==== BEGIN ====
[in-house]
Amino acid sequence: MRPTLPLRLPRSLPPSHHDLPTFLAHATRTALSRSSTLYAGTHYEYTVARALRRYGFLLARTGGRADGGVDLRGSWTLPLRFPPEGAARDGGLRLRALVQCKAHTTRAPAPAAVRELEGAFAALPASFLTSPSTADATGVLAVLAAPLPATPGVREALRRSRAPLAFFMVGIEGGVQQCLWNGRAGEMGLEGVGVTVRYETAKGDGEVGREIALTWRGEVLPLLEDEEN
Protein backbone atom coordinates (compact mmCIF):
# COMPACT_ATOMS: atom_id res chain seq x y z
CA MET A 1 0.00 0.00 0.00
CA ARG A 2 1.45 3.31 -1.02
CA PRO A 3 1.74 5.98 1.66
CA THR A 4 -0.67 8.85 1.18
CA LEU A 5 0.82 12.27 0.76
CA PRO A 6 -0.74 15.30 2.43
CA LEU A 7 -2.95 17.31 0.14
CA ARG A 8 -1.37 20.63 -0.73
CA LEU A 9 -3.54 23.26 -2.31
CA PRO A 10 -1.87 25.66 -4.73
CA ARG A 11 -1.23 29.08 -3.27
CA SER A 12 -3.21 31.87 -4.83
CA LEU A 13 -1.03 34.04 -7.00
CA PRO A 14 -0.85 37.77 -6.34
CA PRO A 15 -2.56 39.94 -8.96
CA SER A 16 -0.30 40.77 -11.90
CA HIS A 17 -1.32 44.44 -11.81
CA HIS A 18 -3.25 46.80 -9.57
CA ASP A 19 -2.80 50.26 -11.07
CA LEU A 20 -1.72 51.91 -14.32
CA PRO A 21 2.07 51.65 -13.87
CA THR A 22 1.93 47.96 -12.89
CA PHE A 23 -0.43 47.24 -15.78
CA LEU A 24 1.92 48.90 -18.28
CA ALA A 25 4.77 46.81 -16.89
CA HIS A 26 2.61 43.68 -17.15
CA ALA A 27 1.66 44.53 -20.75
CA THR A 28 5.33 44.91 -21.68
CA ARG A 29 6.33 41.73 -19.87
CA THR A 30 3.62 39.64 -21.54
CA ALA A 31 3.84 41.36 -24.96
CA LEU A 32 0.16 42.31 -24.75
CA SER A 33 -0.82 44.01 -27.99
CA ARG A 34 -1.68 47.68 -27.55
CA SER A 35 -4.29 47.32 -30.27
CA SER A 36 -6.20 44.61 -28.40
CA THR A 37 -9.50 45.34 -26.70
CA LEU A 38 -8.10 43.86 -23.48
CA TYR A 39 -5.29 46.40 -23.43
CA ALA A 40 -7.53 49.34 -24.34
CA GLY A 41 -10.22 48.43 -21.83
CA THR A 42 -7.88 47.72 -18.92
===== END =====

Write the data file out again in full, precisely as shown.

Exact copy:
[in-house]
Amino acid sequence: MRPTLPLRLPRSLPPSHHDLPTFLAHATRTALSRSSTLYAGTHYEYTVARALRRYGFLLARTGGRADGGVDLRGSWTLPLRFPPEGAARDGGLRLRALVQCKAHTTRAPAPAAVRELEGAFAALPASFLTSPSTADATGVLAVLAAPLPATPGVREALRRSRAPLAFFMVGIEGGVQQCLWNGRAGEMGLEGVGVTVRYETAKGDGEVGREIALTWRGEVLPLLEDEEN
Protein backbone atom coordinates (compact mmCIF):
# COMPACT_ATOMS: atom_id res chain seq x y z
CA MET A 1 0.00 0.00 0.00
CA ARG A 2 1.45 3.31 -1.02
CA PRO A 3 1.74 5.98 1.66
CA THR A 4 -0.67 8.85 1.18
CA LEU A 5 0.82 12.27 0.76
CA PRO A 6 -0.74 15.30 2.43
CA LEU A 7 -2.95 17.31 0.14
CA ARG A 8 -1.37 20.63 -0.73
CA LEU A 9 -3.54 23.26 -2.31
CA PRO A 10 -1.87 25.66 -4.73
CA ARG A 11 -1.23 29.08 -3.27
CA SER A 12 -3.21 31.87 -4.83
CA LEU A 13 -1.03 34.04 -7.00
CA PRO A 14 -0.85 37.77 -6.34
CA PRO A 15 -2.56 39.94 -8.96
CA SER A 16 -0.30 40.77 -11.90
CA HIS A 17 -1.32 44.44 -11.81
CA HIS A 18 -3.25 46.80 -9.57
CA ASP A 19 -2.80 50.26 -11.07
CA LEU A 20 -1.72 51.91 -14.32
CA PRO A 21 2.07 51.65 -13.87
CA THR A 22 1.93 47.96 -12.89
CA PHE A 23 -0.43 47.24 -15.78
CA LEU A 24 1.92 48.90 -18.28
CA ALA A 25 4.77 46.81 -16.89
CA HIS A 26 2.61 43.68 -17.15
CA ALA A 27 1.66 44.53 -20.75
CA THR A 28 5.33 44.91 -21.68
CA ARG A 29 6.33 41.73 -19.87
CA THR A 30 3.62 39.64 -21.54
CA ALA A 31 3.84 41.36 -24.96
CA LEU A 32 0.16 42.31 -24.75
CA SER A 33 -0.82 44.01 -27.99
CA ARG A 34 -1.68 47.68 -27.55
CA SER A 35 -4.29 47.32 -30.27
CA SER A 36 -6.20 44.61 -28.40
CA THR A 37 -9.50 45.34 -26.70
CA LEU A 38 -8.10 43.86 -23.48
CA TYR A 39 -5.29 46.40 -23.43
CA ALA A 40 -7.53 49.34 -24.34
CA GLY A 41 -10.22 48.43 -21.83
CA THR A 42 -7.88 47.72 -18.92